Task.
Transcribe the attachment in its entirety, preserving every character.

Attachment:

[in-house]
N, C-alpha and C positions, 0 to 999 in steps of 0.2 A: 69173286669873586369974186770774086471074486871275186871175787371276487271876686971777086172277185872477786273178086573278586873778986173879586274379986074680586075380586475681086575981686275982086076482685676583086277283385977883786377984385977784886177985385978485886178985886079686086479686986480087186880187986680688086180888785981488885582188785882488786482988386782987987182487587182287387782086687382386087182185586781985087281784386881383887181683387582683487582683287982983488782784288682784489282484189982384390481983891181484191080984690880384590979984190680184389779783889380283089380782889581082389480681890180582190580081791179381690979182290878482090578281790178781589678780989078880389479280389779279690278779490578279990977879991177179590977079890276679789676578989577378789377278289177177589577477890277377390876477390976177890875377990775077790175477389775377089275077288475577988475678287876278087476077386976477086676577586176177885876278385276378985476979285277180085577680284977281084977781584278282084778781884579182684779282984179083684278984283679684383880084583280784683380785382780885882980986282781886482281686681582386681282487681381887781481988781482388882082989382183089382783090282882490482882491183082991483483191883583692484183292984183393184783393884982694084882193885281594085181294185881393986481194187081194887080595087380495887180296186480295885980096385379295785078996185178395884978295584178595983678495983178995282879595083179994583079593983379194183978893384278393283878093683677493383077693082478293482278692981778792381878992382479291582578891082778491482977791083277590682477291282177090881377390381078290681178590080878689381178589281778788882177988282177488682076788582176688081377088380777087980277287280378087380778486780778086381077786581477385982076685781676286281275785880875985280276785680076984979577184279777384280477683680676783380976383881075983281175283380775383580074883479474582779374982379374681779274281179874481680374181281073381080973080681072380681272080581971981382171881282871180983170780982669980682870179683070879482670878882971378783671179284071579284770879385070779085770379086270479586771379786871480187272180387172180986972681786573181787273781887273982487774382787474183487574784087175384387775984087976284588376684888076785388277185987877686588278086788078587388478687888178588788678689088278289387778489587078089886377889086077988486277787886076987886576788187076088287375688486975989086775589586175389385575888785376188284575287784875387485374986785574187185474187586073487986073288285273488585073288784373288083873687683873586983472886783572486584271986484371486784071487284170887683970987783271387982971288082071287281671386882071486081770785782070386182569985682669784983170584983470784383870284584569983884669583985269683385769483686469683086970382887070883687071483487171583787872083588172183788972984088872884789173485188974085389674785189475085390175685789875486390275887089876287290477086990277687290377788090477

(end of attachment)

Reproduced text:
[in-house]
N, C-alpha and C positions, 0 to 999 in steps of 0.2 A: 69173286669873586369974186770774086471074486871275186871175787371276487271876686971777086172277185872477786273178086573278586873778986173879586274379986074680586075380586475681086575981686275982086076482685676583086277283385977883786377984385977784886177985385978485886178985886079686086479686986480087186880187986680688086180888785981488885582188785882488786482988386782987987182487587182287387782086687382386087182185586781985087281784386881383887181683387582683487582683287982983488782784288682784489282484189982384390481983891181484191080984690880384590979984190680184389779783889380283089380782889581082389480681890180582190580081791179381690979182290878482090578281790178781589678780989078880389479280389779279690278779490578279990977879991177179590977079890276679789676578989577378789377278289177177589577477890277377390876477390976177890875377990775077790175477389775377089275077288475577988475678287876278087476077386976477086676577586176177885876278385276378985476979285277180085577680284977281084977781584278282084778781884579182684779282984179083684278984283679684383880084583280784683380785382780885882980986282781886482281686681582386681282487681381887781481988781482388882082989382183089382783090282882490482882491183082991483483191883583692484183292984183393184783393884982694084882193885281594085181294185881393986481194187081194887080595087380495887180296186480295885980096385379295785078996185178395884978295584178595983678495983178995282879595083179994583079593983379194183978893384278393283878093683677493383077693082478293482278692981778792381878992382479291582578891082778491482977791083277590682477291282177090881377390381078290681178590080878689381178589281778788882177988282177488682076788582176688081377088380777087980277287280378087380778486780778086381077786581477385982076685781676286281275785880875985280276785680076984979577184279777384280477683680676783380976383881075983281175283380775383580074883479474582779374982379374681779274281179874481680374181281073381080973080681072380681272080581971981382171881282871180983170780982669980682870179683070879482670878882971378783671179284071579284770879385070779085770379086270479586771379786871480187272180387172180986972681786573181787273781887273982487774382787474183487574784087175384387775984087976284588376684888076785388277185987877686588278086788078587388478687888178588788678689088278289387778489587078089886377889086077988486277787886076987886576788187076088287375688486975989086775589586175389385575888785376188284575287784875387485374986785574187185474187586073487986073288285273488585073288784373288083873687683873586983472886783572486584271986484371486784071487284170887683970987783271387982971288082071287281671386882071486081770785782070386182569985682669784983170584983470784383870284584569983884669583985269683385769483686469683086970382887070883687071483487171583787872083588172183788972984088872884789173485188974085389674785189475085390175685789875486390275887089876287290477086990277687290377788090477